But it is what it is, and it is where it is, and it's not likely to change either size or location without some ringing of hands and gnashing of teeth.

Re: The Competition: 6.6kW Charging

Posted: Tue Feb 22, 2011 8:44 pm
by evnow
AndyH wrote:But it is what it is, and it is where it is, and it's not likely to change either size or location without some ringing of hands and gnashing of teeth.
But will be a very good competitive advantage to have a trunk 3 times the size of Focus EV's.

Re: The Competition: 6.6kW Charging

Posted: Tue Feb 22, 2011 9:31 pm
by AndyH
evnow wrote:
AndyH wrote:But it is what it is, and it is where it is, and it's not likely to change either size or location without some ringing of hands and gnashing of teeth.
But will be a very good competitive advantage to have a trunk 3 times the size of Focus EV's.
Small oil companies try to compare themselves with larger companies in an attempt to make themselves look more significant than they are; while the larger company intentionally doesn't want to acknowledge the 'brat' in any way as even denial elevates the baby to a higher level than they deserve.

Competition? From the Ford conversion upstart? Not today. :lol: :P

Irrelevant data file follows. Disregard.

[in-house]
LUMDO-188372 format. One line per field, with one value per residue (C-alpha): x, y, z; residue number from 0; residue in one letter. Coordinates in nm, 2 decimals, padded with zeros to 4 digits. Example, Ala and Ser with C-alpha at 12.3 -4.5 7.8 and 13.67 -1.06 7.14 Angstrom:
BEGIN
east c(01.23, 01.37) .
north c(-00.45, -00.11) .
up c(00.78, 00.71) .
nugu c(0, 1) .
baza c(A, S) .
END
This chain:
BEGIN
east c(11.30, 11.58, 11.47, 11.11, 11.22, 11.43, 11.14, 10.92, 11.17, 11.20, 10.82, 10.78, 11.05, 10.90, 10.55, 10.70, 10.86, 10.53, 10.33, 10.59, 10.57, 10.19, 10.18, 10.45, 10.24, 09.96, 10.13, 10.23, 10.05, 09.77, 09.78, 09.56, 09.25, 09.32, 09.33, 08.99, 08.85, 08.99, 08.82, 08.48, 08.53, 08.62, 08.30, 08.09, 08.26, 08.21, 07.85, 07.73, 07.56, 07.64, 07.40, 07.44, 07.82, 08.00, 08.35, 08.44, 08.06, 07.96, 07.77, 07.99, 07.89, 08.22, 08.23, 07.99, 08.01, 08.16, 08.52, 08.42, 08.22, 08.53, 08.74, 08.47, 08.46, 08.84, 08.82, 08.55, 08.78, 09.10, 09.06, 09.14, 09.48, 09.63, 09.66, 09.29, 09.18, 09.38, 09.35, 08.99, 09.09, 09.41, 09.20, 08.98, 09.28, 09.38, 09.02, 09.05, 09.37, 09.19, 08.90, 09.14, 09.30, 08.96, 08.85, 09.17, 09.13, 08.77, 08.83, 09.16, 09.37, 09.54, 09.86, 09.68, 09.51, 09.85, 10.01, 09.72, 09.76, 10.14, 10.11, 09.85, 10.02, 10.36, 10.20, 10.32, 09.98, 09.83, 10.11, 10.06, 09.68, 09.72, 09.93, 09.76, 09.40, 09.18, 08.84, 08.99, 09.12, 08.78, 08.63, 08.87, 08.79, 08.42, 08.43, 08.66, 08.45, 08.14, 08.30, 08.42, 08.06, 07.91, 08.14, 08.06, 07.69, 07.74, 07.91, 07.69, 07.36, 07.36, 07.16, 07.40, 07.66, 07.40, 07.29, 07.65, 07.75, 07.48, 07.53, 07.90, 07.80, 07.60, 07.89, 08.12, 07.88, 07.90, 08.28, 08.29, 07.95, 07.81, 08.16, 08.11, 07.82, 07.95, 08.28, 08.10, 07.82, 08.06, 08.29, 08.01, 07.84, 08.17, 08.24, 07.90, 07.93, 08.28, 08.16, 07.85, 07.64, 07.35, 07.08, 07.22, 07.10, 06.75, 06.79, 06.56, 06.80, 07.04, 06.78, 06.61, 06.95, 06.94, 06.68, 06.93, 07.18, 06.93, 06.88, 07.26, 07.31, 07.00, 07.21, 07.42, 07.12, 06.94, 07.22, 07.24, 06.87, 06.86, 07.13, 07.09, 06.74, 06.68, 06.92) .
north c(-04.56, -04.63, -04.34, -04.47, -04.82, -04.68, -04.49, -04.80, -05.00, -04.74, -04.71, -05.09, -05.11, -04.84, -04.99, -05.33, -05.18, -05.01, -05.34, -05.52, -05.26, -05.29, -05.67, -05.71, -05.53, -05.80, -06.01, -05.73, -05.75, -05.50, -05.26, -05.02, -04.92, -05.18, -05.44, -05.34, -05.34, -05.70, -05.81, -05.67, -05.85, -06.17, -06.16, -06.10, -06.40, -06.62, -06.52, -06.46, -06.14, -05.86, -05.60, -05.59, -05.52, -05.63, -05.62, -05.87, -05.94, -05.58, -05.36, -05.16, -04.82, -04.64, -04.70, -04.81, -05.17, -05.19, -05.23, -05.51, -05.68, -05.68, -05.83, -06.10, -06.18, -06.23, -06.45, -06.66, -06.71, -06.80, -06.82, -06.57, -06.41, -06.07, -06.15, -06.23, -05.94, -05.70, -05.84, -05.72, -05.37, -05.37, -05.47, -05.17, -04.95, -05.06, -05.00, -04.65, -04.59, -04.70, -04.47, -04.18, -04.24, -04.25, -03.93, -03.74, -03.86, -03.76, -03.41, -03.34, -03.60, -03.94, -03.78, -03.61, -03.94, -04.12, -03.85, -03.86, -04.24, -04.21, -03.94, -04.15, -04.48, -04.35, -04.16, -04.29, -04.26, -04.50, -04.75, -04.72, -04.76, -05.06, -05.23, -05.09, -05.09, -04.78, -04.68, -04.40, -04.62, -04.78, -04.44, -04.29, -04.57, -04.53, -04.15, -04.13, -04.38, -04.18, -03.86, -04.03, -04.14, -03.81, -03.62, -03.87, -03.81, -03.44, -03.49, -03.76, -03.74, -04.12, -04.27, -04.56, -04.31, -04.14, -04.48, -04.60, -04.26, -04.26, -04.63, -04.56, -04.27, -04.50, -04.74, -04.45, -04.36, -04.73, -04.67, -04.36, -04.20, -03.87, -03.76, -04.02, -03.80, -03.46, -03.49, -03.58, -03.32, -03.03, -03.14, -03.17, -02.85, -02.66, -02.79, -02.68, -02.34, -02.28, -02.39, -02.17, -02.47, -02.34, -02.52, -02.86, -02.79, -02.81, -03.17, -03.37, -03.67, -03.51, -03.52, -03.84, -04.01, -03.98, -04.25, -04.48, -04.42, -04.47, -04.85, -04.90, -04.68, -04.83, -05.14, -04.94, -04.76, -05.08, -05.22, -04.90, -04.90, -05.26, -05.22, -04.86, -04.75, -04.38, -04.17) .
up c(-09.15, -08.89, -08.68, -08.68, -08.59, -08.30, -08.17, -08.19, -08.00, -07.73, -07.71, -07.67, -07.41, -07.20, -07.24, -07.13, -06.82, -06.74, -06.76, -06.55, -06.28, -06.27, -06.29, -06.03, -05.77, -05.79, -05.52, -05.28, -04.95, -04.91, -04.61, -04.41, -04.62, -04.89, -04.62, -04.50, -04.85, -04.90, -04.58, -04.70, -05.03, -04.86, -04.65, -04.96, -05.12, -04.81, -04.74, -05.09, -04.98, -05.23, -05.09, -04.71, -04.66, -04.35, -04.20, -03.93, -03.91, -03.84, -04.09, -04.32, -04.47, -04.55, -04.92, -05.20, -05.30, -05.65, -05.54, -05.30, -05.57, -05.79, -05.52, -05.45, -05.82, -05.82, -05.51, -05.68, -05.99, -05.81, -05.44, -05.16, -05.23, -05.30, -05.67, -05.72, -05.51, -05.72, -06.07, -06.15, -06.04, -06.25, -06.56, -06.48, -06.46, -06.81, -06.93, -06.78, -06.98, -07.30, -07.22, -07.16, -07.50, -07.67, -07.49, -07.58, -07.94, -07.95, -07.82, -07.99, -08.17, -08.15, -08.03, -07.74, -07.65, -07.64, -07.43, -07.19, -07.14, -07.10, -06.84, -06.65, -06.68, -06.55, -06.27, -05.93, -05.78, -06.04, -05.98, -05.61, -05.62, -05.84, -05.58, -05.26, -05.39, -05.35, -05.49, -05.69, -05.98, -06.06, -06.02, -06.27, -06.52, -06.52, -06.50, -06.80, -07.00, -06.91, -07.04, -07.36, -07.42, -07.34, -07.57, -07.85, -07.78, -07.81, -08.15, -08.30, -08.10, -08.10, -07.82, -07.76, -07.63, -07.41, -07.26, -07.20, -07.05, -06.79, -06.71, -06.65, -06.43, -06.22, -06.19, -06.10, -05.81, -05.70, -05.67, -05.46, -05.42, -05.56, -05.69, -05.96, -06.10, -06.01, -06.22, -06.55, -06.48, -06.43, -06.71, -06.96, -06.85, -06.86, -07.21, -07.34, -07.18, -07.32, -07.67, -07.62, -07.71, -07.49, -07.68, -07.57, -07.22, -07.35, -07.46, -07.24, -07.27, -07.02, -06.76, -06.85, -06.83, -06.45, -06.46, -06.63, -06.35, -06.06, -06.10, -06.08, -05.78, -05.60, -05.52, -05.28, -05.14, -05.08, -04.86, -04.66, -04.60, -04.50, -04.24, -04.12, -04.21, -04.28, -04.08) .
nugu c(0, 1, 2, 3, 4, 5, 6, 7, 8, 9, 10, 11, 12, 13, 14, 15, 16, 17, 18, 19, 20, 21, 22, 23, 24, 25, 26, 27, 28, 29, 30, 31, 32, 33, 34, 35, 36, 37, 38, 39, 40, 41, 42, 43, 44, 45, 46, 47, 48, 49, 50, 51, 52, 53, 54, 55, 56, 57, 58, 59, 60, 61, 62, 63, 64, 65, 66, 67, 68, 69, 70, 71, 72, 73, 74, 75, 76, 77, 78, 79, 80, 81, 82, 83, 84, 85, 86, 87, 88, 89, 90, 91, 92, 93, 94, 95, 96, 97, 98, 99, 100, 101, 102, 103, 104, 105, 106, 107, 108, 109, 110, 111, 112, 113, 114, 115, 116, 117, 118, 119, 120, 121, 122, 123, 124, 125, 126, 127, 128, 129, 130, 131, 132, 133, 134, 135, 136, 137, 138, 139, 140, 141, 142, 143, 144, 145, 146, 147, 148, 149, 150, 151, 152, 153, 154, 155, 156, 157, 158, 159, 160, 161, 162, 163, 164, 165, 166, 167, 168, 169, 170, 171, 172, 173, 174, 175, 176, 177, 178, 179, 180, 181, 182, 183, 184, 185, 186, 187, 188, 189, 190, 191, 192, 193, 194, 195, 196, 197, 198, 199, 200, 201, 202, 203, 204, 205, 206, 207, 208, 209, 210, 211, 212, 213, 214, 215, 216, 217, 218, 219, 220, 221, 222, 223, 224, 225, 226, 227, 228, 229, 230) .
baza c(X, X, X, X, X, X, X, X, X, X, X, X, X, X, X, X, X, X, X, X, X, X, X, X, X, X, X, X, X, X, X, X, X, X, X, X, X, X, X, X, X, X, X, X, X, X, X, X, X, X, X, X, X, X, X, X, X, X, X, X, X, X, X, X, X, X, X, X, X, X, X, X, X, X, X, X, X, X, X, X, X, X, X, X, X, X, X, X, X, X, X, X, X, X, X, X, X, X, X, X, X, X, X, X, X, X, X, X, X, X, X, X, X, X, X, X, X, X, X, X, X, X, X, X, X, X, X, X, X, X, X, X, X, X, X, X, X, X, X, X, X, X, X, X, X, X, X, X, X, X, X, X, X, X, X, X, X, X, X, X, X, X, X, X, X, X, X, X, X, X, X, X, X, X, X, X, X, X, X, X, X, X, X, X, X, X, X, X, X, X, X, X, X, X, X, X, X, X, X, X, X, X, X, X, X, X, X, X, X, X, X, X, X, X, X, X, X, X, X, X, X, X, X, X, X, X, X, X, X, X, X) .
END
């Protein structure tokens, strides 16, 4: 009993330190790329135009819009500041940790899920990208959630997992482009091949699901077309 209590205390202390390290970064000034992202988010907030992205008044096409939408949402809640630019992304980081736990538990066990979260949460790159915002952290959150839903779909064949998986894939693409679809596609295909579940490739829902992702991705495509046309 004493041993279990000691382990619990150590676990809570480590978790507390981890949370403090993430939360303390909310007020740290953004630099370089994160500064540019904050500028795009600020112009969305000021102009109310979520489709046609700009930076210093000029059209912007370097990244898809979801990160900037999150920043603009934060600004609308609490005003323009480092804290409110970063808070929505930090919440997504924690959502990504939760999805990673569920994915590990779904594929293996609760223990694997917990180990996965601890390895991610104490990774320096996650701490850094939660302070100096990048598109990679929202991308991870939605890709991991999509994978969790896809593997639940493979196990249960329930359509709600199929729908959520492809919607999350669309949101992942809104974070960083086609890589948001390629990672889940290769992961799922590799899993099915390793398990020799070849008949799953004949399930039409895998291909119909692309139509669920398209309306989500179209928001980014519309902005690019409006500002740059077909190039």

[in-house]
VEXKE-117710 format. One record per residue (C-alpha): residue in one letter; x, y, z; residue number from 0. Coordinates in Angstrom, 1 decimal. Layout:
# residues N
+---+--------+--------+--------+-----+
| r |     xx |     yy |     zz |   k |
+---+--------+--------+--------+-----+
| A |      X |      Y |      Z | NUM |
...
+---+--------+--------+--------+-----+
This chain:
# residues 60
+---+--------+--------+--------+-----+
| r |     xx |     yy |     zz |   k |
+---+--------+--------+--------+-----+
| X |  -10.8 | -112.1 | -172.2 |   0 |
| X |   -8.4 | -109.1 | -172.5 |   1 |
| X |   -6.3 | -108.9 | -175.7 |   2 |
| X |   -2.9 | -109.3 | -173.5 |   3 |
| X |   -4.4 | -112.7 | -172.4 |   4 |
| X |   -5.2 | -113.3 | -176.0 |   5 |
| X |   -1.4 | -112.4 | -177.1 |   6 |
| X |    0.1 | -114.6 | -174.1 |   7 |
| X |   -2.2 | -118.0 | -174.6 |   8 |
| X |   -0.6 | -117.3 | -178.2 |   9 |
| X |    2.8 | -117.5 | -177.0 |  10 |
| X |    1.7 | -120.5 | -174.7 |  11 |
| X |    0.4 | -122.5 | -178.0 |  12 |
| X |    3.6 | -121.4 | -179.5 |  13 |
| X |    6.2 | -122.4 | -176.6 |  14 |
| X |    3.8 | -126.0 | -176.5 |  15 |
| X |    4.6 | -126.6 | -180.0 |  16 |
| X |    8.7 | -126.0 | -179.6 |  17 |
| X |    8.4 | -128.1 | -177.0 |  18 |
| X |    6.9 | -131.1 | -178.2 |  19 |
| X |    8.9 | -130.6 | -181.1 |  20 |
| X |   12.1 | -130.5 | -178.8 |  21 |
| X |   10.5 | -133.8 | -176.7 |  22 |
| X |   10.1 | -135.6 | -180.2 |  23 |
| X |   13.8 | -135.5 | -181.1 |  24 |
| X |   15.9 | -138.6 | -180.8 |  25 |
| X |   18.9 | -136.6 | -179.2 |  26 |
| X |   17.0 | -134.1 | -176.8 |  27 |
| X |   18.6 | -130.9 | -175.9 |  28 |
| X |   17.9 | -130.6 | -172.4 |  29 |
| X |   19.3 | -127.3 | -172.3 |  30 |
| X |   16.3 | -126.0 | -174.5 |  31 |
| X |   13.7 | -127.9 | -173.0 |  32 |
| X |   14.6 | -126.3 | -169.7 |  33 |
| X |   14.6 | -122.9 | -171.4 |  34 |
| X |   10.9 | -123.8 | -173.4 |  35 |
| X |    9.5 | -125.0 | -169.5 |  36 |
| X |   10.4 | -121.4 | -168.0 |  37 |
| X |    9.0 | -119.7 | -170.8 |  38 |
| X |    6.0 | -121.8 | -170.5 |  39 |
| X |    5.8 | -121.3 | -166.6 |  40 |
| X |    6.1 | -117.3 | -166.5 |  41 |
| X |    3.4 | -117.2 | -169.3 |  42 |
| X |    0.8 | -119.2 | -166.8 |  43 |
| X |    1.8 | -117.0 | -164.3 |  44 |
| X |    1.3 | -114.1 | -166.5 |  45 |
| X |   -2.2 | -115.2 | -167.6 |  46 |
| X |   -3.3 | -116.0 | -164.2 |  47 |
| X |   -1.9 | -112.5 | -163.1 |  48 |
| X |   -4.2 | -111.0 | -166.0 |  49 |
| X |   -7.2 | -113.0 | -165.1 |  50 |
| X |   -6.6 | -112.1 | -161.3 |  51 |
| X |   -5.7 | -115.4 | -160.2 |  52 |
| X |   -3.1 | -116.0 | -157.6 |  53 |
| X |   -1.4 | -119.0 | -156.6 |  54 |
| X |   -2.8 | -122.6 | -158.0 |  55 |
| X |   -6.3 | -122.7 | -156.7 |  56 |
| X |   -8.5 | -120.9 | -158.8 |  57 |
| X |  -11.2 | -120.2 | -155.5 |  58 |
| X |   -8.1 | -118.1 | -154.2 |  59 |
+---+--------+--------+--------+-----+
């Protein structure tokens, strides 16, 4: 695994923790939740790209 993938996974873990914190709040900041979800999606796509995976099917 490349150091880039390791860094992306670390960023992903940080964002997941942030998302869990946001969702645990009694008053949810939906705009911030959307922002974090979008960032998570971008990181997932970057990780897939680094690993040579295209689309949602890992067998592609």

[Yessiree - look at that pretty 6K6 charger. Let's see what it does when we plug-in this here DC quick charger. Wheee those lights are BRIGHT in there! Ohhh...they went out, didn't they? That's too bad...]

Re: The Competition: 6.6kW Charging

Posted: Tue Feb 22, 2011 10:02 pm
by evnow
AndyH wrote: Competition? From the Ford conversion upstart? Not today. :lol: :P
Yes, but, apparently few get it.

As they say, perception is reality.

Re: The Competition: 6.6kW Charging

Posted: Wed Feb 23, 2011 2:55 am
by planet4ever
Smidge204 wrote:I'm operating under the assumption that the plug and receptacle are both defined as part of the standard, and therefore would match in terms of requirements. It would make no sense at all to design a standard which allows a 80A plug and charging system to be plugged into a receptacle that can only handle 30A before melting. :|
I think this was supposed to be a discussion of how difficult it would be to upgrade the 3.3kW charger to 6.6kW. A lot of words have been exchanged, but has anybody considered opening up the hump in the back and checking the actual gauges of the wires into and out of the charger?

Ray

/No, I'm not volunteering, since I don't have a charger yet./

Re: The Competition: 6.6kW Charging

Posted: Wed Feb 23, 2011 4:48 am
by Smidge204